Top Sport Stories of 2015: Deflategate

By Vinny Varvaro

More probable than not.

Generally aware.



Wells Report.

Amicus Brief.


The above terms and phrases became all the rage (and sometimes the butt of some jokes) from January 18, 2015 after the AFC Championship game between the New England Patriots and the Indianapolis Colts, all the way until the start of the 2015 regular season.

Little did Patriots quarterback and pop culture lightning rod, Tom Brady, know that a first half interception-turned souvenir for Colts’ linebacker D’Qwell Jackson would turn out to be a history making pick for all the wrong reasons AND in a game that New England would win handily.


The Colts’ equipment guy that was going to adorn Jackson’s INT with the customary date and game day data for a trophy case, illegally measured the air pressure of the freshly intercepted ball because it felt off. The Colts’ told the gameday officials and then ALL the Patriot’s footballs would be measured for PSI at halftime, an occurrence that had rarely taken place, if ever, to anyone’s recollection.

New England lead Indianapolis 17-7 at intermission, with Brady throwing for a “sizzling” 11-21 and 94 yards and that fateful INT with supposed deflated footballs.

It’s still not clear if back-up footballs were put in play for the second half for the Patriots, or if the original balls were re-inflated to an acceptable PSI, but New England would go on to score 28 unanswered points in a resounding 45-7 win that saw Brady throw for 132 yards on 12 of 14 in the second half, before back up Jimmy Garoppolo came in for mop-up duty.

On to Seattle and the Super Bowl as New England Head Coach Bill Belichick would say. Well, not before endless press conferences about the footballs used in the AFC Championship Game. Belichick has no idea how Brady likes his footballs inflated, or probably how he likes his steak cooked or what product he uses in his hair, but Mr. Excitement (Belichick) said in no uncertain terms he has no idea what is up with the balls, but will cooperate fully.

New England would go on to defeat the Seattle Seahawks in a classically fought Super Bowl game that came down to the Patriots defense winning the game in the final seconds.

Brady said this whole thing was ridiculous and this isn’t ISIS (probably not his best quote ever.)

Then what ensued was a myriad of high school science experiments by really smart men who took time out of their multi-degreed careers to assist the NFL and all involved to solve a mystery of how air may or may not escape a pigskin with a rubber bladder due to the cold air in Foxborough, MA, or if hot air pumped into a ball by a certain type of pump.

This story continued and then the NFL hired a former employee (a lawyer, surprise surprise) to get to the bottom of this. So Ted Wells was the man to attempt “to get to the bottom of this” and see if a ball inflated to an improper PSI would cause the outcome of a game to be determined, but most importantly if procedures and rules were violated and if these missteps were going to cause suspensions and fines of historical proportions.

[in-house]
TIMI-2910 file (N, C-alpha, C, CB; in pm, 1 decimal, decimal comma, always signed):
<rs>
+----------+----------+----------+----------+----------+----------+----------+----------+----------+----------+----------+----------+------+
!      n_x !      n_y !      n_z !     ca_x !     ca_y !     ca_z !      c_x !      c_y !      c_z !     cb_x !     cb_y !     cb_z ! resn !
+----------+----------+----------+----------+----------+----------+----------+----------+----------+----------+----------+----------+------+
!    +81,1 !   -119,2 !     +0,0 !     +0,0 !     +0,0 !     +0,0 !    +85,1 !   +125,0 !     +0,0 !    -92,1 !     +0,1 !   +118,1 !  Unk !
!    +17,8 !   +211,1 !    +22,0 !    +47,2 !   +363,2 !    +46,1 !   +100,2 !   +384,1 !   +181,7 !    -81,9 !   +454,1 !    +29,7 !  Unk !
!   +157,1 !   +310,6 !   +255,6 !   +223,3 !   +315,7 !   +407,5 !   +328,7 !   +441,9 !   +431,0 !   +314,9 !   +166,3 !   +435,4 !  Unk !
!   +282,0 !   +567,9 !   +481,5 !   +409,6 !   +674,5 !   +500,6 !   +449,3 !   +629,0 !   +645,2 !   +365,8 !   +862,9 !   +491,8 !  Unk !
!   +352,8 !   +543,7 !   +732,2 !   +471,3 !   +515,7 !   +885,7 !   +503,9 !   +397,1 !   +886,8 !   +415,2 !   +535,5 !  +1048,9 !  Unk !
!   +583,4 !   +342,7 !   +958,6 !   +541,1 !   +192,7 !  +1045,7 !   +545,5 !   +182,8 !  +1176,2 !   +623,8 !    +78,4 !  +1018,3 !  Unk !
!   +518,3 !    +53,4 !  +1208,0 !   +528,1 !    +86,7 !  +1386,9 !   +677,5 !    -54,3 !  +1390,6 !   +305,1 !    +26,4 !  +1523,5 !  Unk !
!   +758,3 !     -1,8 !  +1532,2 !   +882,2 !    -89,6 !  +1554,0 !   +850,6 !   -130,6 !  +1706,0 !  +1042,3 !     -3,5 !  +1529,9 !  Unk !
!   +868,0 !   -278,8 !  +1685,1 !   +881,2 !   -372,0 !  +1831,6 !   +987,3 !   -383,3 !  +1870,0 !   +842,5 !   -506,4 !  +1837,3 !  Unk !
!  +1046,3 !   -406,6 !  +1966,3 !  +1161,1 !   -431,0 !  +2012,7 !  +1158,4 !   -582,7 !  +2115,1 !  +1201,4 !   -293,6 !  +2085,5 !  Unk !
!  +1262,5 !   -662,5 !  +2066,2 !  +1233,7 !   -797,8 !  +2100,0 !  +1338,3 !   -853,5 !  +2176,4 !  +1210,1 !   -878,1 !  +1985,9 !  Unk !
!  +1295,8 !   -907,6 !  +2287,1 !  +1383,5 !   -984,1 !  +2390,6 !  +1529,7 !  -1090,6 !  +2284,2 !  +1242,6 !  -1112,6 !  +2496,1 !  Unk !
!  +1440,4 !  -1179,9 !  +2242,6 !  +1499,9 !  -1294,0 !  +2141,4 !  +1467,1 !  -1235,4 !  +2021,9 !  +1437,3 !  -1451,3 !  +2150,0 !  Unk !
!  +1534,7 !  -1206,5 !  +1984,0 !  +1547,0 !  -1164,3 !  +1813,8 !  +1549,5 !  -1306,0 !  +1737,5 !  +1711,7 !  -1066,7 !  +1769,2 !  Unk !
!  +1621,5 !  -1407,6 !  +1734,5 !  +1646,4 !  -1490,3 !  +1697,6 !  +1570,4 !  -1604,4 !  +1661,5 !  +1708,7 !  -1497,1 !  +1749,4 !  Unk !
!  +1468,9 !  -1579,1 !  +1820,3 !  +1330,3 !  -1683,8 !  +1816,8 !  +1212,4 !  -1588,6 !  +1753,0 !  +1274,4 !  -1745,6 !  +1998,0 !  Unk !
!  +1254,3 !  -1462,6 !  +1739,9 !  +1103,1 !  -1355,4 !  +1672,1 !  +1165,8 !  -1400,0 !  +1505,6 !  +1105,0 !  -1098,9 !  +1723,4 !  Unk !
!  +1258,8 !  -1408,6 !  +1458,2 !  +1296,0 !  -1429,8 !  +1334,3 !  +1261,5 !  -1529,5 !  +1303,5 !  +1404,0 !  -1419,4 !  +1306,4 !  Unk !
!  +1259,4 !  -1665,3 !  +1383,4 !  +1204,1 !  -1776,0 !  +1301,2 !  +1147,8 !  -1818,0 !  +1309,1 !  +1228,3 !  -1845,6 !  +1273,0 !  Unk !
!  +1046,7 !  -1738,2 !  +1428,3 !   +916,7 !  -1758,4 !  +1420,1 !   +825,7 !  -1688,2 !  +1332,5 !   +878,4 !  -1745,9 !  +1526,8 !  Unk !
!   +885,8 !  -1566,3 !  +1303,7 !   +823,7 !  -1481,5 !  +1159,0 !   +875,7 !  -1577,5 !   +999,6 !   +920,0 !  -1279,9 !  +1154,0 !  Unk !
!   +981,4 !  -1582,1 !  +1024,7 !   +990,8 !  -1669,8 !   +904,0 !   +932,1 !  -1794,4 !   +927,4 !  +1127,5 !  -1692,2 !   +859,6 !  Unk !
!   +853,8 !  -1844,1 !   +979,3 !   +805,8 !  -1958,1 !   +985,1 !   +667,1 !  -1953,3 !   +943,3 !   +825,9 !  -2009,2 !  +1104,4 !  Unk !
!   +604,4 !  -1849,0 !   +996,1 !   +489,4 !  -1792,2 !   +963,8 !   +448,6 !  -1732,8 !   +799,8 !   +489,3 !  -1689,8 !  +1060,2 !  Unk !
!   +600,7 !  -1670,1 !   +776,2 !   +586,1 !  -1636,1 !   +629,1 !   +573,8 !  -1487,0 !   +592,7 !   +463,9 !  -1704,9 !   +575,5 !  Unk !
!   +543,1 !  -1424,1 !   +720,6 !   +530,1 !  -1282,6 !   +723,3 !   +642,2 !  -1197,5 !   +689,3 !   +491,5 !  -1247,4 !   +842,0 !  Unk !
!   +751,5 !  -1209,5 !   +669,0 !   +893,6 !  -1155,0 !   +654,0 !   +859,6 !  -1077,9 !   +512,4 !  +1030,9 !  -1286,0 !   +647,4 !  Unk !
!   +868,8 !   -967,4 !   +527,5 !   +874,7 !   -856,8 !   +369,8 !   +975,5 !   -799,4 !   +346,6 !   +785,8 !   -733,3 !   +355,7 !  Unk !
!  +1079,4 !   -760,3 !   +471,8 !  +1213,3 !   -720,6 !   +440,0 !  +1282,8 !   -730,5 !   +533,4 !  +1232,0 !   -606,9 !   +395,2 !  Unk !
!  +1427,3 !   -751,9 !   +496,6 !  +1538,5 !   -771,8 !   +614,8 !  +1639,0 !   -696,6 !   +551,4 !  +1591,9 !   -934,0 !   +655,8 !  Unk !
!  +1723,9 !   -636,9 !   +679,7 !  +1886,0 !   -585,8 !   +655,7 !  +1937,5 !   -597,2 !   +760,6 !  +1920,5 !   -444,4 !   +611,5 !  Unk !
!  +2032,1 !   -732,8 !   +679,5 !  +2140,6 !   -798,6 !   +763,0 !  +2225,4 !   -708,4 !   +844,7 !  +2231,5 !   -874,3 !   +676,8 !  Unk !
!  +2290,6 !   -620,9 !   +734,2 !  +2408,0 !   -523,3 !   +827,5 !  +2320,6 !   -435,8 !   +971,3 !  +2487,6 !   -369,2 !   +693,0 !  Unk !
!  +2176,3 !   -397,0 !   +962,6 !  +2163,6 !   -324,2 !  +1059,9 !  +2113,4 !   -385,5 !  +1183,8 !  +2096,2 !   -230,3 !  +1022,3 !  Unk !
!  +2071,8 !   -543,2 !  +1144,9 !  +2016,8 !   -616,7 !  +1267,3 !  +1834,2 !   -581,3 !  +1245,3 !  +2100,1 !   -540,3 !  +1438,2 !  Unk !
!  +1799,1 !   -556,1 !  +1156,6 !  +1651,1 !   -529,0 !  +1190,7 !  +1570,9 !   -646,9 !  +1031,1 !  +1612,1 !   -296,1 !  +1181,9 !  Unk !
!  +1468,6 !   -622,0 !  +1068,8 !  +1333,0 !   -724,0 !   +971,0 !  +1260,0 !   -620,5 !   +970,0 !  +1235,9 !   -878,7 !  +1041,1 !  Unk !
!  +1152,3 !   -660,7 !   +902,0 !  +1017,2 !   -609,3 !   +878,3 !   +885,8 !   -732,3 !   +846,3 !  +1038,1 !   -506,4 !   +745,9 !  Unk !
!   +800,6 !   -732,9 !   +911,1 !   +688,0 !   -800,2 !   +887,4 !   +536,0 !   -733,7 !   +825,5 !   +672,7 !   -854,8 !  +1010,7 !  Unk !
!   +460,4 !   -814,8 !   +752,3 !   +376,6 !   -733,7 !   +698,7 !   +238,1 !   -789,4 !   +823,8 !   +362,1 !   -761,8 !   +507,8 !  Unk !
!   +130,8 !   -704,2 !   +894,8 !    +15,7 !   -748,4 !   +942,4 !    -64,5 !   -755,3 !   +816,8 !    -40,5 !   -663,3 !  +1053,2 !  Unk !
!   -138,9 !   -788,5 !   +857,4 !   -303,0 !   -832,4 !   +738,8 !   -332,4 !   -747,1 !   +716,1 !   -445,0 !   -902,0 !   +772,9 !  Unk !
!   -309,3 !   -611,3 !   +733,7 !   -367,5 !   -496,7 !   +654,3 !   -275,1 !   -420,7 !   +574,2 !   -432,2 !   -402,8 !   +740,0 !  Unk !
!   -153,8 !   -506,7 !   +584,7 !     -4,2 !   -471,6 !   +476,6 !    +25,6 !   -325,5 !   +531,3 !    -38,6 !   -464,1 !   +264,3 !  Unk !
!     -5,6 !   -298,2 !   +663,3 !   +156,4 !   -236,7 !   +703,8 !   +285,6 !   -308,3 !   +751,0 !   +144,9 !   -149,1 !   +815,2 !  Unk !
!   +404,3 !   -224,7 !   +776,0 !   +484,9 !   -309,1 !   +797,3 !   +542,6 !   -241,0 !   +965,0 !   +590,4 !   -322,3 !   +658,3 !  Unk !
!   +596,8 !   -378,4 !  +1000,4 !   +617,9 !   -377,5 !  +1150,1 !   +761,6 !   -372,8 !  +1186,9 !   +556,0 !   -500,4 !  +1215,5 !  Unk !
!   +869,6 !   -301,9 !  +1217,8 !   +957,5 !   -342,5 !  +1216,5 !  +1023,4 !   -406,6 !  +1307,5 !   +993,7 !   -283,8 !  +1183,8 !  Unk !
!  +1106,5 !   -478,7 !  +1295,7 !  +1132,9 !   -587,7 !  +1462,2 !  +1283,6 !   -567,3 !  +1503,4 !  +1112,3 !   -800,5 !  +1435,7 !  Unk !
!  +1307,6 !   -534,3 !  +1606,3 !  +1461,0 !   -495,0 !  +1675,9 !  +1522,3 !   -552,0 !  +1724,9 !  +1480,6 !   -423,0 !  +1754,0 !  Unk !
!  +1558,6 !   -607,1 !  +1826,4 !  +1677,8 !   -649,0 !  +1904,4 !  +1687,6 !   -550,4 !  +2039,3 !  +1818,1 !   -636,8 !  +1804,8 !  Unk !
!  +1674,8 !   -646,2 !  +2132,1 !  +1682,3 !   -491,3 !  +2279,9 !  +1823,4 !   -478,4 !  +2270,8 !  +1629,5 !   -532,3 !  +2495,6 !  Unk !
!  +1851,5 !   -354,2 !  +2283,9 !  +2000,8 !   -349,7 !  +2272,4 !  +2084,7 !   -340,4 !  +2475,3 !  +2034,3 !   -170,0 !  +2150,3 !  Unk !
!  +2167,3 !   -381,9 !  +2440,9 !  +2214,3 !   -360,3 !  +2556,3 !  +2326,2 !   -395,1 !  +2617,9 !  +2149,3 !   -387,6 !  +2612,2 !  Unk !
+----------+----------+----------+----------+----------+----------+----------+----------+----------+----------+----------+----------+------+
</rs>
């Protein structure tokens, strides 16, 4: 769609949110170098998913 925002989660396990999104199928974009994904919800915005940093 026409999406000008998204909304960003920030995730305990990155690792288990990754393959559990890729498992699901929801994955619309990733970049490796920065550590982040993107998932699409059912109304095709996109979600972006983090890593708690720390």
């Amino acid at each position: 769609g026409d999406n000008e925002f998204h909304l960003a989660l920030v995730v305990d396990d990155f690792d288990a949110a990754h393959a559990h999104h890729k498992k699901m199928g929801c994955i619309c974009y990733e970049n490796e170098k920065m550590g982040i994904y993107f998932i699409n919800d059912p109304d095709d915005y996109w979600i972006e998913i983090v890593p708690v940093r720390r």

At the risk of this recap/review/regurgitation being as long as the 243-page Wells Report, I’ll try to keep the rest of this brief (ha, brief another legal term. Just saying.)

One of Wells’s conclusions to this Black Sox-level situation was that is was “more probable than not” that equipment personnel tampered with footballs and that Brady was “generally aware” regarding his knowledge of what occurred on January 18, 2014. And in a not one of his finer moments, Brady destroyed his cell phone which probably contained texts from those locker room guys presumably about gameday inflation rates. Names like Jim McNally and John “The Deflator” Jastremski became household names for the summer.

On May 11, Brady would be suspended without pay for the first four games of the upcoming season and his notso clean reputation took further hits within the league and football fans outside of the New England region.

Brady appealed his suspension, and his camp actually went to court to take on the shield (the NFL.) He even had the support of a fan who went out of his way to write a 59-page amicus brief, which essentially is a document filed by “an interested party not directly involved in the case,” which was admitted by the court to defend Brady. Who knew we could do such these things?

Appeals and motions, and appeals and motions kept Deflategate in the news for most of the summer right up until the end of training camp when Judge Richard Berman threw out the suspension the NFL wanted to levy against Brady due to unfairness to Brady. Yes, that’s right, the NFL was unfair to Tom Brady (due process-wise, but unfair nonetheless.) Please don’t laugh.

Fast forward to the 2015 regular season and the Patriots have yet again clinched the AFC East for the umpteenth time and will be one of probably three teams favored to represent the AFC in Super Bowl 50 and all accomplished presumably with legal footballs.

So now Deflategate will be forever linked to the Patriots, who were this close to not having to be reminded of another illegal act in their recent history, Spygate. Thank goodness the Tuck Rule was an officials’ blunder and not something that Brady did intentionally.

So he says…..

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